Scientists like to joke that realizing the promise of nanotechnology has been five years away for the last 35 years. That would imply that there isn't a single nanotech stock available to investors. But while we don't yet have quantum lightbulbs or graphene-based water desalination, this list of nanotechnology stocks proves that nanotech products actually touch our lives every day:
Thermo Fisher Scientific (NYSE: TMO)
BASF (NASDAQOTH: BASFY)
PPG Industries (NYSE: PPG)
Chemours Co. (NYSE: CC)
Intel Corporation (NASDAQ: INTC)
You may not think "nanotech" when you see the big names in the list above, but a closer look reveals how they're leading the evolution of the field.
Is nanotechnology the future?
First, let's start with a simple question investors might want to ask: What is a nanomaterial? There's no universally accepted definition, but regulators around the world have generally defined a nanomaterial as a product that (1) has at least one dimension of 100 nanometers or smaller and (2) gains unique properties from that dimension. The second part of the definition is often forgotten, but it's what gives such tremendous potential to nanotechnology.
Some materials become more magnetic or better able to kill pathogens at the nanoscale, while others can access different physical phases entirely. It all depends on the material, which is what guides applications and product development for the top nanotechnology stocks.
R&D needs to start somewhere
All that research and development needs equipment, reagents, and services -- all of which are provided by Thermo Fisher Scientific. The company is most closely associated with life-sciences research, a growing area of the nanotechnology field. Whether enhancing MRI contrast agents or using DNA origami to build nanostructures that deliver therapeutics to specific locations in the body, the company has played a pivotal role spurring innovation from the earliest stages of research.
Last summer Thermo Fisher Scientific boosted its ability to serve the nanotechnology field by acquiring FEI Company for $4.2 billion, incorporating high-powered transmission electron microscopes (TEM) -- the only way to image nanomaterials such as metals, living cells, and semiconductors -- into its expanding empire of analytical lab services. In case investors are wondering how it's going, fully 90% of the company's backlog increase from 2015 to 2016 comprised rising orders for analytical instruments. Only 20% of total sales last year came from the segment.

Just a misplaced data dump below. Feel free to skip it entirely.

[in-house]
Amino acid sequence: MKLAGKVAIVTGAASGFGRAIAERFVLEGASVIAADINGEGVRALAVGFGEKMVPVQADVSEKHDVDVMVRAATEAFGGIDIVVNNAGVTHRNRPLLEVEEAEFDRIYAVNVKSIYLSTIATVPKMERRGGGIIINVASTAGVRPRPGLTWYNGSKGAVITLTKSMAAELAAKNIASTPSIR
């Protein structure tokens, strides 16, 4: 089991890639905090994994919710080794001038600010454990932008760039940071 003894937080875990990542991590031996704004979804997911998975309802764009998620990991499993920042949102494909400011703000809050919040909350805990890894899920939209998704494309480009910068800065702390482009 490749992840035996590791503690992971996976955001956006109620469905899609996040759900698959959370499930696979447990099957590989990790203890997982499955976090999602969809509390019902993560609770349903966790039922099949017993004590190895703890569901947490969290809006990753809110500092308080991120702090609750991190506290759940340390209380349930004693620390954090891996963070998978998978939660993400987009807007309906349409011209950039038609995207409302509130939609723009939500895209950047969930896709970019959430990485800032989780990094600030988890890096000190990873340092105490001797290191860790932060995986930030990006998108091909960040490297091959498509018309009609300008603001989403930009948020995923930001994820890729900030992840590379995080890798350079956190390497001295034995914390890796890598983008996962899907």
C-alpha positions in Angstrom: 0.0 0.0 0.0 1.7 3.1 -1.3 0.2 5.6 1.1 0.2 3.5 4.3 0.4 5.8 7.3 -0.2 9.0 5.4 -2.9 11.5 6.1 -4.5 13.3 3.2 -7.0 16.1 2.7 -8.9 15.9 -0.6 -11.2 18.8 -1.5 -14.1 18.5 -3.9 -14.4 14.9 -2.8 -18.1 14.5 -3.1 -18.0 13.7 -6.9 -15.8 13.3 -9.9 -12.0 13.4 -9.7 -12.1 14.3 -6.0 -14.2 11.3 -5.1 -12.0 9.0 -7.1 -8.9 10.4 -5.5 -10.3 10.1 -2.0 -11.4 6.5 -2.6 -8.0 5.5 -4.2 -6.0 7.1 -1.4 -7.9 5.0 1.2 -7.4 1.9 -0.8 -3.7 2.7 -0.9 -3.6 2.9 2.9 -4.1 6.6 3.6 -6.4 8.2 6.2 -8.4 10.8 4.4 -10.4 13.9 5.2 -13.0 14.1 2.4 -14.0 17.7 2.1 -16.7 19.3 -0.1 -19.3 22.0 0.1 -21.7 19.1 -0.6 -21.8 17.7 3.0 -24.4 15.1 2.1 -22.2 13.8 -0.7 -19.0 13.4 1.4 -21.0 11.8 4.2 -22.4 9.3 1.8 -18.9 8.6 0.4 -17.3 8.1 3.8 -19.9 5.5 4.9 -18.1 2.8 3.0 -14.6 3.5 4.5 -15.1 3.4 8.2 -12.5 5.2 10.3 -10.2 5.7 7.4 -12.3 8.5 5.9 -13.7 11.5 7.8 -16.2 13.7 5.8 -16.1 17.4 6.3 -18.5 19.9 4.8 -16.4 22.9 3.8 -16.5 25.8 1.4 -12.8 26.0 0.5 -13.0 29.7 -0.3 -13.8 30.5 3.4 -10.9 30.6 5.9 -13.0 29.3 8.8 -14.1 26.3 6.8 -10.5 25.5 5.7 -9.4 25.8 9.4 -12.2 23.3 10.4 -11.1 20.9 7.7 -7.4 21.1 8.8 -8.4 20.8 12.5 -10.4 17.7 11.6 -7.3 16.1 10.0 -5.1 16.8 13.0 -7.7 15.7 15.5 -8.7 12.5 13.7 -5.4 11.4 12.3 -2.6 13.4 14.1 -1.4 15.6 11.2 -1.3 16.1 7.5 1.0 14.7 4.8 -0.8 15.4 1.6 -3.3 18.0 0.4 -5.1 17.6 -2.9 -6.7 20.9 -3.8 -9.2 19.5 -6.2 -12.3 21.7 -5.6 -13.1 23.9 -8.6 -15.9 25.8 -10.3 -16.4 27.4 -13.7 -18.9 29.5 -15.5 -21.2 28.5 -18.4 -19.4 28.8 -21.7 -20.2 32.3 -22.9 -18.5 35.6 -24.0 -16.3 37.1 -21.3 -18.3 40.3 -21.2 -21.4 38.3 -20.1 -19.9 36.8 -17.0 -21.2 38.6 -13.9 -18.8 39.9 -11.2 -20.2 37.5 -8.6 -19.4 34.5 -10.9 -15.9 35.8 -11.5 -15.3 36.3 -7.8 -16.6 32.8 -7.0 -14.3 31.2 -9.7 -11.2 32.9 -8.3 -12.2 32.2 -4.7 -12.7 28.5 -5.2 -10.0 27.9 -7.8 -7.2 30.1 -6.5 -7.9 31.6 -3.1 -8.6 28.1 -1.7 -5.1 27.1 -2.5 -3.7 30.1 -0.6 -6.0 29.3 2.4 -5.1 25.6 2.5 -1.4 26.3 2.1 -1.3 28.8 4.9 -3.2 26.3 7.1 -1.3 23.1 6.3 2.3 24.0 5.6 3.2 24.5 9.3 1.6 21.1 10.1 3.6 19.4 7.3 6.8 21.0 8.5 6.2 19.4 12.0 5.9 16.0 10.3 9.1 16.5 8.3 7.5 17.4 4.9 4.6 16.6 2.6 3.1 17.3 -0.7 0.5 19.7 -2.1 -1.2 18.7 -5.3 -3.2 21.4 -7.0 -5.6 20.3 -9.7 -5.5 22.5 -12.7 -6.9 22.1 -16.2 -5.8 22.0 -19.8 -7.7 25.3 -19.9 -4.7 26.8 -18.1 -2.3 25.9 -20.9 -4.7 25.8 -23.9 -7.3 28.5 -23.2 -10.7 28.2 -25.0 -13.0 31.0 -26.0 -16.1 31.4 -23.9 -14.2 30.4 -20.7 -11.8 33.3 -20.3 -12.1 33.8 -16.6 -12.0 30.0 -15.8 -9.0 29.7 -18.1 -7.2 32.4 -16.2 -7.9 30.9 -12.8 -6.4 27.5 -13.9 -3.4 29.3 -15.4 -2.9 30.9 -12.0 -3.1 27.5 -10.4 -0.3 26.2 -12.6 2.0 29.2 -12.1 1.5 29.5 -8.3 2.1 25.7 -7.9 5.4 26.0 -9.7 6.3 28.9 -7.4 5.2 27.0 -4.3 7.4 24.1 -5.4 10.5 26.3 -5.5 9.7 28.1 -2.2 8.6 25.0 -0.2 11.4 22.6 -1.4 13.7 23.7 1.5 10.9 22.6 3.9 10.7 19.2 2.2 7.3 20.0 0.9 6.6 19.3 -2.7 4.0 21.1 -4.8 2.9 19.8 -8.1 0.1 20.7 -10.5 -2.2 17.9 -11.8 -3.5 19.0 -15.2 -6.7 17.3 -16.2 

Nanomaterials behind the scenes
Of course, the point of R&D is to turn discoveries in the lab into real products. How else would companies make money from nanotech? It may not always be obvious, but you use products enhanced with nanomaterials each and every day. Here are a few examples:
- T-shirts, underwear, and socks with odor and moisture protection built in are using silver nanoparticles to keep odor-causing bacteria at bay. The Dow Chemical Company and Fruit of the Loom (a subsidiary of Berkshire Hathaway) have a partnership to do just this.
- Similarly, PPG Industries and BASF include offering several coatings that incorporate nanomaterials. Infusing ceramic nanoparticles can produce self-healing paints that protect cars against minor scratches, while nanopolymer coatings applied on top of car paint can reflect heat to regulate temperature and make air conditioners more fuel-efficient.
- The ingredient in sunscreen that blocks UV (ultraviolet) rays from ravaging your skin is nano titanium dioxide, which is also a useful pigment and coloring agent for industrial applications. It's the most widely produced nanomaterial in the world, with companies such as Chemours leading the way.
- The semiconductor industry relies heavily on nanotechnology, a driving factor enabling Moore's Law(that the number of transistors per square inch on integrated circuits will double every year). Intel Corporation recently launched a 10-nanometer manufacturing technology that will increase the number of transistors per chip by a factor of 2.7 compared to current nanotechnologies.
What does it mean for investors?
Nanotechnology isn't usually associated with these businesses -- it's just part of the table stakes for competing in today's coatings and microchip industries -- and doesn't comprise a majority of product sales for most companies. Chemours Co. may be the sole exception, as it derived 43% of total sales last year from titanium dioxide, and another 42% from fluoroproducts such as nonstick Teflon coatings.
Still, these companies are the best nanotechnology stocks to buy today. Furthermore, they have the size and financial flexibility to make big moves quickly, should major advances allow the field of nanotechnology to deliver on its science-fiction-like potential.
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